Looking back with no hard feelings. With ‘NO HANDS’, KOJAQUE asks us to let go, stay soft & live in the moment.

KOJAQUE, one of the most exciting artists of the last 3 years is finally back to releasing new music. This time, Dublin’s finest digs deep to deliver a heart-wrenching look back at his past, his upbringing as well as the love and tragedies that shaped it.

When I discovered KOJAQUE last year through hisDeli Daydreams LP, I was instantly hooked. There was just something so refreshing and exciting about hearing his thick, unapologetic Irish accent (known as ‘brogue’) skipping over the jazz-infused, sometimes lo-fi, sometimes ‘golden age’ beats. I was instantly attracted to what, for me at least, seemed like a brand-new sound and a much-needed facelift for the hip-hop genre.

“I used to be a little bit self-conscious [about my accent] but good music is good music and people gravitate towards it no matter what. […] I found a place where I thought ‘f*ck it. I’m going to sound like I’m going to sound, talk about what I want to talk about’. You know, there’s always something interesting about hearing a different perspective or one that’s a little bit unusual.”

It turns out that Irish hip-hop has been around for many decades now. It’s been alive and well ever since rap originated in the Bronx in the ‘80s but it seems that maybe, just maybe, it’s finally beginning to get the attention it truly deserves. Music lovers are turning away from America and the big cities like London, desperately looking for a new perspective on a much-loved genre that has, in many ways, never been more mainstream.

Beyond accents, KOJAQUE is thrilled that popular tastes are embracing different languages too. His artist of the moment is Rosalía:

“I think it’s sick that mainstream artists are speaking languages other than English. It’s incredible. To think that an accent might not sell records because people won’t understand it is such a closed-minded approach. You diminish people’s perspectives and their own belief in themselves when you start thinking that people won’t want to hear it. People want something different so it’s great that people are embracing it.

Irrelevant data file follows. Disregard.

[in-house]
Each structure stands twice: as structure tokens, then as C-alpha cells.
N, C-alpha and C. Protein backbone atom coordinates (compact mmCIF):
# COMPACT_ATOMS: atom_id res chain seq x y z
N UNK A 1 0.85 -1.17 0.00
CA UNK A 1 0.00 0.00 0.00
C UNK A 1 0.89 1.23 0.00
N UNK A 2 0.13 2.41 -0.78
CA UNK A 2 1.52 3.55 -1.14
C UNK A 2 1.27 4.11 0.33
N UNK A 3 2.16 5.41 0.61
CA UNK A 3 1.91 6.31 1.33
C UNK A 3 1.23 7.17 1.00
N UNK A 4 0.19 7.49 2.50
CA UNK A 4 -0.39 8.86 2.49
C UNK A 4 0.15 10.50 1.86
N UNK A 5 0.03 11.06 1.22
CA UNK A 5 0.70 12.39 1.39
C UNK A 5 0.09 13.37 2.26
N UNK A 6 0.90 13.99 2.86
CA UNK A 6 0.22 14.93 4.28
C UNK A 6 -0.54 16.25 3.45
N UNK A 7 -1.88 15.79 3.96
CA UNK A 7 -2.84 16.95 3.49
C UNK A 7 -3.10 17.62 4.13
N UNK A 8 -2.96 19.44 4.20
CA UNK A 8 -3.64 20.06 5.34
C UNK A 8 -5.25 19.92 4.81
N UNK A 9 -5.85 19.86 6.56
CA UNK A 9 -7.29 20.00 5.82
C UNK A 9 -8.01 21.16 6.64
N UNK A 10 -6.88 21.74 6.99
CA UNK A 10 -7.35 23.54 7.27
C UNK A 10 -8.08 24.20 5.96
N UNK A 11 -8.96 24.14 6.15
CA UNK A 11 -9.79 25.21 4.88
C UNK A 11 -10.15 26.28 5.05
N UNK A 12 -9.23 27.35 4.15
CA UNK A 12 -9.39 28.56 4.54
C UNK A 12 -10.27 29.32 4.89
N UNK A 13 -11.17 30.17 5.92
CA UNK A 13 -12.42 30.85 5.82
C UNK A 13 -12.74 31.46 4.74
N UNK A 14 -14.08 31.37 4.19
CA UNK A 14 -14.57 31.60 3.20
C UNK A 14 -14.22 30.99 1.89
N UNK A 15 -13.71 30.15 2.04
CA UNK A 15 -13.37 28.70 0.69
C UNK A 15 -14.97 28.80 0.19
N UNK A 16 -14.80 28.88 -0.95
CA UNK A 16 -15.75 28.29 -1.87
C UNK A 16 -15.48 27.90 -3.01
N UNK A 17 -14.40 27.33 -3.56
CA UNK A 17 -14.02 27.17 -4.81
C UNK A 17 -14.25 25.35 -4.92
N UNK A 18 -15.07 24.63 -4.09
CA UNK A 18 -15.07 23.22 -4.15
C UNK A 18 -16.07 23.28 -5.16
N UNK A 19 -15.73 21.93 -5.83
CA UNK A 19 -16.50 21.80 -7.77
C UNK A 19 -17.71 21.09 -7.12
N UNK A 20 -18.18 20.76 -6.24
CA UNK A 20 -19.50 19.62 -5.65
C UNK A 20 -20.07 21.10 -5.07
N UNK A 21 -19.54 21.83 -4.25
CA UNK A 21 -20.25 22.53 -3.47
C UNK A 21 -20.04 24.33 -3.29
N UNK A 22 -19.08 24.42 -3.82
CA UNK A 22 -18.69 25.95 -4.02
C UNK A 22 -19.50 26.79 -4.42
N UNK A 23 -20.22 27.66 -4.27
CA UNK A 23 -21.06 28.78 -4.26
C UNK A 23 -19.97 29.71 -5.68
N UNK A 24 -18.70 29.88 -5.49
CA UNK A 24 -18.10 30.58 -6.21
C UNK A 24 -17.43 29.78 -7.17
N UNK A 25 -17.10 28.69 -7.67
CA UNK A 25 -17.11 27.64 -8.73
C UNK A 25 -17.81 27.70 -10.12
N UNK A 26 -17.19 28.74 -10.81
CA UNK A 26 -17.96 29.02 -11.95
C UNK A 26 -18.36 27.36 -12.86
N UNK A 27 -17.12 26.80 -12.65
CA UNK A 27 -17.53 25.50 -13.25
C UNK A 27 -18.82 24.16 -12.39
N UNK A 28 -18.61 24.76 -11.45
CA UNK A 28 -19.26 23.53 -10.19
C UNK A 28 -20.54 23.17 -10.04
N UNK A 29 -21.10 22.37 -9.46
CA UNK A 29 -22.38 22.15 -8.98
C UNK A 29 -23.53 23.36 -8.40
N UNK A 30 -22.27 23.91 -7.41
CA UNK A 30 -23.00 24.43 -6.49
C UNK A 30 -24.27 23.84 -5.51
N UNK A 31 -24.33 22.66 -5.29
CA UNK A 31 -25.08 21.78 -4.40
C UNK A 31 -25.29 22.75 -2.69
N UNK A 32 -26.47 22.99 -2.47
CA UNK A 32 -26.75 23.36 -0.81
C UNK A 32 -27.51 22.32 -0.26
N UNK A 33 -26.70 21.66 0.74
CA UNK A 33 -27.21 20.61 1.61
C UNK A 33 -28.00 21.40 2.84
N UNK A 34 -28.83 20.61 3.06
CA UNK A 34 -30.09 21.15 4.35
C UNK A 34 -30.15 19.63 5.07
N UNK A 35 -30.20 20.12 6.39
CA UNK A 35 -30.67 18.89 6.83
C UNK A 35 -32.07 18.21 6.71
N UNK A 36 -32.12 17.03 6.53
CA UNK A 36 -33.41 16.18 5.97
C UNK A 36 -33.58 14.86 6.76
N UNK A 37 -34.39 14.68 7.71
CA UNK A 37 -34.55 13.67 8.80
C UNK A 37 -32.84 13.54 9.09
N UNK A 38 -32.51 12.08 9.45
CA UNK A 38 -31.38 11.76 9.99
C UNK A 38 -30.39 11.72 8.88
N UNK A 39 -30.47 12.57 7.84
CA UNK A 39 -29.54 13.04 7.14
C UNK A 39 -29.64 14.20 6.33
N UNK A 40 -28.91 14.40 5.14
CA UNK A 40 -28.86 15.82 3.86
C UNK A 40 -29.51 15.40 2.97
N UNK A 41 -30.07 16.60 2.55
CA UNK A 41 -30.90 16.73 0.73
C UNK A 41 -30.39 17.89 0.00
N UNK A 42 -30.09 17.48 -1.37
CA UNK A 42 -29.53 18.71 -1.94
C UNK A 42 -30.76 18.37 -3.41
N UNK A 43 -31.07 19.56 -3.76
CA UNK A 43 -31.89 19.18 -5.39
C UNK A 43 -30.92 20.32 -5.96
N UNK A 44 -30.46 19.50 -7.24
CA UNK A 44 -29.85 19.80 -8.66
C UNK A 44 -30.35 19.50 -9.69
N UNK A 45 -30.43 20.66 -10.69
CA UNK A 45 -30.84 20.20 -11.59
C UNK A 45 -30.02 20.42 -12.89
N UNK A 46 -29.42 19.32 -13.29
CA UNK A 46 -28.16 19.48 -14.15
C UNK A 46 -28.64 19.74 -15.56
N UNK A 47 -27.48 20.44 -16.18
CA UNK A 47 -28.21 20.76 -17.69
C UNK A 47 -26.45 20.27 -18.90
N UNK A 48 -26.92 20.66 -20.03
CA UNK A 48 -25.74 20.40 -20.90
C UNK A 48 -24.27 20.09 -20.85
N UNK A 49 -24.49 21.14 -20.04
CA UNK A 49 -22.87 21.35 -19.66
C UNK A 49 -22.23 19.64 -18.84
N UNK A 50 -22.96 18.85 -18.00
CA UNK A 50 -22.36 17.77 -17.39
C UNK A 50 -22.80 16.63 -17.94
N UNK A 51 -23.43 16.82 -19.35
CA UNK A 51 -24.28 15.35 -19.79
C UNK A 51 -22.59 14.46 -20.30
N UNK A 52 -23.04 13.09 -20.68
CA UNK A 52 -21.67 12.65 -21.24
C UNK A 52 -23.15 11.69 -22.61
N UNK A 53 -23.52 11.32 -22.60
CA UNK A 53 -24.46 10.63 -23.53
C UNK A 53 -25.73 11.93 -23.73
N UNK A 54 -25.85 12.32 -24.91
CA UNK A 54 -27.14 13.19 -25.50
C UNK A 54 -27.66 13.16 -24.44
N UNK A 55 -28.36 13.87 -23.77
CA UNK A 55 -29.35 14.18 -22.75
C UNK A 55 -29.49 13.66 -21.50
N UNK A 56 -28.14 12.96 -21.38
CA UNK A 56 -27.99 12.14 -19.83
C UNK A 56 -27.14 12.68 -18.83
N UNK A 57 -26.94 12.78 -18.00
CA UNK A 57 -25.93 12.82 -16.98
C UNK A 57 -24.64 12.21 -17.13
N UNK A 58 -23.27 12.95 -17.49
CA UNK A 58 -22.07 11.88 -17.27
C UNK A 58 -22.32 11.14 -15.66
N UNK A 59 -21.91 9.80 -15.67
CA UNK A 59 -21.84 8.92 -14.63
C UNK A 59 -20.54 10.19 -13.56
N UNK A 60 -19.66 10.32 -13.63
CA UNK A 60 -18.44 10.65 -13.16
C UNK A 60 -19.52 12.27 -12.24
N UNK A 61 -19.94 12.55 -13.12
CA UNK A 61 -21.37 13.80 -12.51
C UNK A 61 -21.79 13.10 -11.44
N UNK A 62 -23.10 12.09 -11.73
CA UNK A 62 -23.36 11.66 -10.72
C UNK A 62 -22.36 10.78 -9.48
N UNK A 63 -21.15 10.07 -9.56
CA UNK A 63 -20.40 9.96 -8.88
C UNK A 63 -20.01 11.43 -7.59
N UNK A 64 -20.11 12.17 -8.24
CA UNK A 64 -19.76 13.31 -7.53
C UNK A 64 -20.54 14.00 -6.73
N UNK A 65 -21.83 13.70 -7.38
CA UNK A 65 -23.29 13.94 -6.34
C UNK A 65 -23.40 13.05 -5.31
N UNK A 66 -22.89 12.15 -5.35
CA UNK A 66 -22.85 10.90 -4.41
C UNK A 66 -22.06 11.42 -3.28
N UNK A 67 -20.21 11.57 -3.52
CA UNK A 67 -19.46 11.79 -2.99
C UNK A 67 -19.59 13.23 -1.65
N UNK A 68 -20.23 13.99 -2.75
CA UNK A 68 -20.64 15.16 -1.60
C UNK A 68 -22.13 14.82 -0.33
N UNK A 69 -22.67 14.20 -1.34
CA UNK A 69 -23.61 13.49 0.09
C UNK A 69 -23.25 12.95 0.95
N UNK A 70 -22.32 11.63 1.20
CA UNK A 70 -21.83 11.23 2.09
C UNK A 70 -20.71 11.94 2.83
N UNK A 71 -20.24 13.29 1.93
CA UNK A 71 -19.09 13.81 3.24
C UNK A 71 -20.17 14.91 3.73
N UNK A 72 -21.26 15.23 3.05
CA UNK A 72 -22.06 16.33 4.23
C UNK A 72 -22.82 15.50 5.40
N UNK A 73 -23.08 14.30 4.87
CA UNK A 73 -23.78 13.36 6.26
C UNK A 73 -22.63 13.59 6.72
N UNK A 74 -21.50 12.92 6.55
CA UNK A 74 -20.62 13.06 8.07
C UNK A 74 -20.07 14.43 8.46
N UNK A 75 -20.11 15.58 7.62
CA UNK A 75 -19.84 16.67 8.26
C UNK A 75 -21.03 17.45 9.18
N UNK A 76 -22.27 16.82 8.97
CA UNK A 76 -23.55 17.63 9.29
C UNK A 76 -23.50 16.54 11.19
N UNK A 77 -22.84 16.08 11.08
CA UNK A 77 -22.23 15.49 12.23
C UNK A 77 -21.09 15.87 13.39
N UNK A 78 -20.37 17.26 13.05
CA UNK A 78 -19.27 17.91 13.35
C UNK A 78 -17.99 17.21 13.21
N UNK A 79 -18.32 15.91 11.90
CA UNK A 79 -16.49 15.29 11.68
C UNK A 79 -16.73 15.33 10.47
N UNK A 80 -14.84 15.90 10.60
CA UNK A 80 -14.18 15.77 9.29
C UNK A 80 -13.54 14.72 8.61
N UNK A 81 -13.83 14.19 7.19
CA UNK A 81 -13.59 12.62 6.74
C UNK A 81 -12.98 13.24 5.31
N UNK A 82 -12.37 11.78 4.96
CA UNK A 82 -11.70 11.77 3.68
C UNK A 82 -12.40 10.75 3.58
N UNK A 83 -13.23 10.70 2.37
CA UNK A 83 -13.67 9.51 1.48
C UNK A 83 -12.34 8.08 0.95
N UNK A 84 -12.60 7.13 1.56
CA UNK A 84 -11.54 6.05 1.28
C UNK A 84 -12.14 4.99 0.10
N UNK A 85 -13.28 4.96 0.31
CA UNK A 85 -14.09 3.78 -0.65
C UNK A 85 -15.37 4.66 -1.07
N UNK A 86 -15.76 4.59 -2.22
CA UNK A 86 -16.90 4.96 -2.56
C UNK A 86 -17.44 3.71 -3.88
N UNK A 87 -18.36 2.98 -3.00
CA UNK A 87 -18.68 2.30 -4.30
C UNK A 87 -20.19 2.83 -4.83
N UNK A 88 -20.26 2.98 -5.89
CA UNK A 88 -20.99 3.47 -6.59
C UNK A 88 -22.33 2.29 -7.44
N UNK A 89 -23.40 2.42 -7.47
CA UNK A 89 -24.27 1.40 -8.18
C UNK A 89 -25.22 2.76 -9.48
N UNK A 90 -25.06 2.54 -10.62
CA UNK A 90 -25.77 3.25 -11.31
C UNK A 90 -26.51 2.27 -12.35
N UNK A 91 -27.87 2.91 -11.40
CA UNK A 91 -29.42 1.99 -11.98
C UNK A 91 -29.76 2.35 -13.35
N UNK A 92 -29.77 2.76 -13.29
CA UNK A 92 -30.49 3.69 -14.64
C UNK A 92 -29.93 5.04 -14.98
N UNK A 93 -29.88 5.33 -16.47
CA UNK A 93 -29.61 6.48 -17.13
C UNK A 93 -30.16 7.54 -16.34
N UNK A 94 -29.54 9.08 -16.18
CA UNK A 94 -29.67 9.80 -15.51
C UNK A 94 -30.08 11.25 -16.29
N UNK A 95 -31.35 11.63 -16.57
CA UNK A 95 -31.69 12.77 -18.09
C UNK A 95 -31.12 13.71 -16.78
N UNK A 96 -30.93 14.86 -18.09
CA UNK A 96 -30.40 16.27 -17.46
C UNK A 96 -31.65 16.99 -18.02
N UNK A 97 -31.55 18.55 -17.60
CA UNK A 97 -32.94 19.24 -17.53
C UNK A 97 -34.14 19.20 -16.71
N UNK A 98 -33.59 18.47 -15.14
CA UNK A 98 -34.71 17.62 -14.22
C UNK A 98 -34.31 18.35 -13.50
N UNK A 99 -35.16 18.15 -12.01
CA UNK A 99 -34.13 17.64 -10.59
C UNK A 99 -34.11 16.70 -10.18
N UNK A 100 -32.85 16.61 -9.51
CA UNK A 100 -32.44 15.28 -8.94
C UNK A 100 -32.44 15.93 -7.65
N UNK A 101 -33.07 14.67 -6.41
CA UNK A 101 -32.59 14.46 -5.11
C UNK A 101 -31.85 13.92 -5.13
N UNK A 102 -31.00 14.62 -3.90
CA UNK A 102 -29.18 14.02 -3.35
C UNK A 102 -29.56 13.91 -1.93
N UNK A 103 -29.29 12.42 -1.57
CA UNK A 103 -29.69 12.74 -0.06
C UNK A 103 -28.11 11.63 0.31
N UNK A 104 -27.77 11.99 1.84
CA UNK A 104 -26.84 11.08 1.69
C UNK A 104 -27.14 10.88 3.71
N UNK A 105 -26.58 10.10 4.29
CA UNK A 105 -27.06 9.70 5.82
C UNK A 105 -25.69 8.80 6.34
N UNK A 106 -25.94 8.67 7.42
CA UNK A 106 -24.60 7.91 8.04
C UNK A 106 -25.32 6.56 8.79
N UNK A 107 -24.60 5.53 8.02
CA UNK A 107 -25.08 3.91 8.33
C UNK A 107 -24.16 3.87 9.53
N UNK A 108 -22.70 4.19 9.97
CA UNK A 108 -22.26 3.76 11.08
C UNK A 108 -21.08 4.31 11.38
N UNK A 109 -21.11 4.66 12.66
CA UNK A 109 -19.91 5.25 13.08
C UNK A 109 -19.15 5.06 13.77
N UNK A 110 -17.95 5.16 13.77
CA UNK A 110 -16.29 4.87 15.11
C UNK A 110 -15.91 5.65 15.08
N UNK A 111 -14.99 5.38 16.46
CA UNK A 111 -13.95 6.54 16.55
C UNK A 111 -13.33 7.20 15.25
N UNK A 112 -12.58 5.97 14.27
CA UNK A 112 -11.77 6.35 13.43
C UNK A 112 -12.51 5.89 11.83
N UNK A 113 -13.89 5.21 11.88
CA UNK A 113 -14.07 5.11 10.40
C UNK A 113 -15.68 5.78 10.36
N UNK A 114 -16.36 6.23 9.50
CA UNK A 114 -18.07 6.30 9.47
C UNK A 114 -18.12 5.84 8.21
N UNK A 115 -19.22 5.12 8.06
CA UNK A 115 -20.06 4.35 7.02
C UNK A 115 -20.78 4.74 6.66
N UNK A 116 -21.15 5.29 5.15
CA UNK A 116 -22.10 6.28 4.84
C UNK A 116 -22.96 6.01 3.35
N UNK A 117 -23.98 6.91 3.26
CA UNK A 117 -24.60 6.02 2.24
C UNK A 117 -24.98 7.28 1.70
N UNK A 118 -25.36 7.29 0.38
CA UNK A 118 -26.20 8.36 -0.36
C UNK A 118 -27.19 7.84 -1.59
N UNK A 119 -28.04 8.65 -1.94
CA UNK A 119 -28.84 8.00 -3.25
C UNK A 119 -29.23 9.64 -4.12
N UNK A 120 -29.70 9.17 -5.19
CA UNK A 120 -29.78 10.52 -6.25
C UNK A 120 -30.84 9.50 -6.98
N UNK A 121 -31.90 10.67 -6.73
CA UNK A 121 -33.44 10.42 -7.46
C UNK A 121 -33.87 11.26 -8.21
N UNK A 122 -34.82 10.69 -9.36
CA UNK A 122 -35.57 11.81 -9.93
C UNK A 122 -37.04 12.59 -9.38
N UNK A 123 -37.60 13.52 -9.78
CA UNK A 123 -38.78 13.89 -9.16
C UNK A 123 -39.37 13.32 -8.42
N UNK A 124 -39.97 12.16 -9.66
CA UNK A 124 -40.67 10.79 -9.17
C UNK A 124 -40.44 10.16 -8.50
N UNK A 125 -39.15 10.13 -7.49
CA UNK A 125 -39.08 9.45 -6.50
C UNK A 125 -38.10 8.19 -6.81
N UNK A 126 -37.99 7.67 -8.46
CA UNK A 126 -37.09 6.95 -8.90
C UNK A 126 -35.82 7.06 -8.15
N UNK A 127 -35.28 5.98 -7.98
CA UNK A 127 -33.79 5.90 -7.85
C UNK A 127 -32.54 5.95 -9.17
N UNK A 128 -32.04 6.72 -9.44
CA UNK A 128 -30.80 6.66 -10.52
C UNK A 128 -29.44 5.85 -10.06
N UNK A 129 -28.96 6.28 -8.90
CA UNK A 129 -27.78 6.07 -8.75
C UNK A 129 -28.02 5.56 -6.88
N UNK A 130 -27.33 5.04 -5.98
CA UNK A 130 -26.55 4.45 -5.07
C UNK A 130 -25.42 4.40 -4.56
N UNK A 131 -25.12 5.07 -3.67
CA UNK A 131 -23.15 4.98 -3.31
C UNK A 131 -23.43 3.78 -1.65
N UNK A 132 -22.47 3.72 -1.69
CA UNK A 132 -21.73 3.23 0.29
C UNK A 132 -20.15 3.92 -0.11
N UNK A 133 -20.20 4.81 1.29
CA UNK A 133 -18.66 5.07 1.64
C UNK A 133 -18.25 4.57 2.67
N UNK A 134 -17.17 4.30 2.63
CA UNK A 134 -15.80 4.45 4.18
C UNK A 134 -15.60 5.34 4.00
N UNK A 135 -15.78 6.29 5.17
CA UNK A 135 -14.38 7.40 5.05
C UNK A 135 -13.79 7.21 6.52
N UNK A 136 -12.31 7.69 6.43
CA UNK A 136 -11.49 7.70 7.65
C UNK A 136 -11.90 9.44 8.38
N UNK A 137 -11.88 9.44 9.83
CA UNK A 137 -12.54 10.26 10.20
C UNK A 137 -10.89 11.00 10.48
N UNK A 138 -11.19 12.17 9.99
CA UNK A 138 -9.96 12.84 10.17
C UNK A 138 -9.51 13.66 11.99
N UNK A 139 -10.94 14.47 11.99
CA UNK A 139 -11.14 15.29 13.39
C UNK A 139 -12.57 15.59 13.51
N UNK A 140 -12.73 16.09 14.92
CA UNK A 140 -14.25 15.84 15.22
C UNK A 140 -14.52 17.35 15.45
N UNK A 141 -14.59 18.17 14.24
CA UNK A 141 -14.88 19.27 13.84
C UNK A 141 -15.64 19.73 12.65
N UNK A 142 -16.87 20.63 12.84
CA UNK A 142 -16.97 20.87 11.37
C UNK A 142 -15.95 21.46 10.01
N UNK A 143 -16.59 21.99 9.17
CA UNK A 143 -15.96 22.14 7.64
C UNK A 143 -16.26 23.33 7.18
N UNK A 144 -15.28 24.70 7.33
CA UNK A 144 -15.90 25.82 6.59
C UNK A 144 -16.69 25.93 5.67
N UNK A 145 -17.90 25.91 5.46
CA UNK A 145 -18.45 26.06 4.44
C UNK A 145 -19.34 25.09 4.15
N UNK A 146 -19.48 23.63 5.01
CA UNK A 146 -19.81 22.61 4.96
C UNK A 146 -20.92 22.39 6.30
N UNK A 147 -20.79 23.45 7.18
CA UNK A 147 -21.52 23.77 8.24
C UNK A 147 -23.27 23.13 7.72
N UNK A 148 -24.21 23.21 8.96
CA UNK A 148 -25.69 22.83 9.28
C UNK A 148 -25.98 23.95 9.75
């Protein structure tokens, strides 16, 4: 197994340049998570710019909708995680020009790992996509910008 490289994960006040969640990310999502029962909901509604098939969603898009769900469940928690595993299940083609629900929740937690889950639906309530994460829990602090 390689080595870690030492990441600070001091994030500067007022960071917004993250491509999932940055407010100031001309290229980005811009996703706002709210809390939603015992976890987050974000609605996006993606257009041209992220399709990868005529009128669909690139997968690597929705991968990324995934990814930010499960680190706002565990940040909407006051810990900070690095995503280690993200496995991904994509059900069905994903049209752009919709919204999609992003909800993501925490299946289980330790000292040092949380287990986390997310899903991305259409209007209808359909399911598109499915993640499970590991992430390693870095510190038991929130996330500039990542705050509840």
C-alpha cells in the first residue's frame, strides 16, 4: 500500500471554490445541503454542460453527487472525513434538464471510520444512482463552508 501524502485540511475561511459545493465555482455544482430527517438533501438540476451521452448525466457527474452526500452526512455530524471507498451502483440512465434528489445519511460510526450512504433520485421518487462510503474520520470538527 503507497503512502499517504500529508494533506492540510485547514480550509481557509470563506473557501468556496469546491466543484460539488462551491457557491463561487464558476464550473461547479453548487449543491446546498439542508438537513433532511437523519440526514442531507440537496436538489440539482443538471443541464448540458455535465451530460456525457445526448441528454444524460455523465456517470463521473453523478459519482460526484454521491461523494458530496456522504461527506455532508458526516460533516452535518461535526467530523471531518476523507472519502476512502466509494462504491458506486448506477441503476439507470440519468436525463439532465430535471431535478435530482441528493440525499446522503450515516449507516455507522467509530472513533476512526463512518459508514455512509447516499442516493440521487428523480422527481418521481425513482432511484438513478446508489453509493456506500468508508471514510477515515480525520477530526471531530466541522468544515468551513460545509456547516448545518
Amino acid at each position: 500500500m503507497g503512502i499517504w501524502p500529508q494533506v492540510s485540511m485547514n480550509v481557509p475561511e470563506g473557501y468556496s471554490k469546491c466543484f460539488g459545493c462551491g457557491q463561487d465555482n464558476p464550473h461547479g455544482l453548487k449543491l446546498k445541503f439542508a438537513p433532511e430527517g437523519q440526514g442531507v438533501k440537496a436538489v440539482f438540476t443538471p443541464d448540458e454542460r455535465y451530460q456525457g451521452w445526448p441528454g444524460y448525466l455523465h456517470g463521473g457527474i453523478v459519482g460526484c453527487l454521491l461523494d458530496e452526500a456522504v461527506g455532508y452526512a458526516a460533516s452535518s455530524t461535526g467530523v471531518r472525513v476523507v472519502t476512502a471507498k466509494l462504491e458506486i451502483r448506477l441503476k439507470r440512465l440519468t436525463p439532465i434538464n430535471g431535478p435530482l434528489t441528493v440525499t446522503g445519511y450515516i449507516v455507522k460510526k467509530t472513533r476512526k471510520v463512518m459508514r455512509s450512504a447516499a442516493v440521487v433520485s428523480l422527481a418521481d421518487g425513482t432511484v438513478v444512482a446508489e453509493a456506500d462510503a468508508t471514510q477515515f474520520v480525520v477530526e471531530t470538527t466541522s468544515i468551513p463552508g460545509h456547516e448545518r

If Irish rap is becoming more popular than ever, we have to give KOJAQUE his due credit. The music he’s coming out with is no ordinary, predictable rap. Not only is it energetic, open and honest but it’s reflective of the longing for acceptance, meaning and, sometimes, for chaos that his generation is craving.

His record label ‘Soft Boy Records’ embodies a philosophy that encourages men to be true to themselves and express their vulnerability in the face of a society that expects stoic toughness at all times.

“We live in an environment where men aren’t able to express themselves, especially around their emotions […] especially when expressing them to other fellas. [We’re told that] life can harden you up and give you a stiff upper lip and you should shoulder your burdens alone. It’s an antiquated philosophy and it leads to a lot more harm for men than it leads to any benefit. The Soft Boy Philosophy is exactly this: just be yourself.